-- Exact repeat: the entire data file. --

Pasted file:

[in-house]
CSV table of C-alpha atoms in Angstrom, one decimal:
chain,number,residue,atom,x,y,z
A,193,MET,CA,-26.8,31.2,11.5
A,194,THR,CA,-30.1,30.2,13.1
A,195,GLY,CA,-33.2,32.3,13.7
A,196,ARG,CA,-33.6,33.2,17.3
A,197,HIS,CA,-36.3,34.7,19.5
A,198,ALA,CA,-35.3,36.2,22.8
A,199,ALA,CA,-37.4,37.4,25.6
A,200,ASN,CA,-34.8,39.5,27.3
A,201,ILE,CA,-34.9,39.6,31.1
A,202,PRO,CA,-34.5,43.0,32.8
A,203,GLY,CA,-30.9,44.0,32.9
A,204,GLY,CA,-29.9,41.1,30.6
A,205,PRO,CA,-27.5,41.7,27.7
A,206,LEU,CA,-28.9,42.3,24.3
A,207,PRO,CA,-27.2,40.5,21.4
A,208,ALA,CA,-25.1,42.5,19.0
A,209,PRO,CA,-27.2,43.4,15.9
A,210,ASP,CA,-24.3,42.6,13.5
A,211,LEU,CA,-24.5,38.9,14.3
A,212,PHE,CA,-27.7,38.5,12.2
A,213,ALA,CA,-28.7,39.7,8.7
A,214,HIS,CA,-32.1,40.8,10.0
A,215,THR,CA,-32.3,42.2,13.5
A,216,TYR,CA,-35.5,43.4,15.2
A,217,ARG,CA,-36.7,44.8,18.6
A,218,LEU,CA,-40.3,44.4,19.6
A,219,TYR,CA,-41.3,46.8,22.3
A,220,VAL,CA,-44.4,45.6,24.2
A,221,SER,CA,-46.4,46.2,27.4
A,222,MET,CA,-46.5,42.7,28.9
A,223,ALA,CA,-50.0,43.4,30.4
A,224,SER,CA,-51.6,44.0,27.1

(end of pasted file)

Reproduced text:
[in-house]
CSV table of C-alpha atoms in Angstrom, one decimal:
chain,number,residue,atom,x,y,z
A,193,MET,CA,-26.8,31.2,11.5
A,194,THR,CA,-30.1,30.2,13.1
A,195,GLY,CA,-33.2,32.3,13.7
A,196,ARG,CA,-33.6,33.2,17.3
A,197,HIS,CA,-36.3,34.7,19.5
A,198,ALA,CA,-35.3,36.2,22.8
A,199,ALA,CA,-37.4,37.4,25.6
A,200,ASN,CA,-34.8,39.5,27.3
A,201,ILE,CA,-34.9,39.6,31.1
A,202,PRO,CA,-34.5,43.0,32.8
A,203,GLY,CA,-30.9,44.0,32.9
A,204,GLY,CA,-29.9,41.1,30.6
A,205,PRO,CA,-27.5,41.7,27.7
A,206,LEU,CA,-28.9,42.3,24.3
A,207,PRO,CA,-27.2,40.5,21.4
A,208,ALA,CA,-25.1,42.5,19.0
A,209,PRO,CA,-27.2,43.4,15.9
A,210,ASP,CA,-24.3,42.6,13.5
A,211,LEU,CA,-24.5,38.9,14.3
A,212,PHE,CA,-27.7,38.5,12.2
A,213,ALA,CA,-28.7,39.7,8.7
A,214,HIS,CA,-32.1,40.8,10.0
A,215,THR,CA,-32.3,42.2,13.5
A,216,TYR,CA,-35.5,43.4,15.2
A,217,ARG,CA,-36.7,44.8,18.6
A,218,LEU,CA,-40.3,44.4,19.6
A,219,TYR,CA,-41.3,46.8,22.3
A,220,VAL,CA,-44.4,45.6,24.2
A,221,SER,CA,-46.4,46.2,27.4
A,222,MET,CA,-46.5,42.7,28.9
A,223,ALA,CA,-50.0,43.4,30.4
A,224,SER,CA,-51.6,44.0,27.1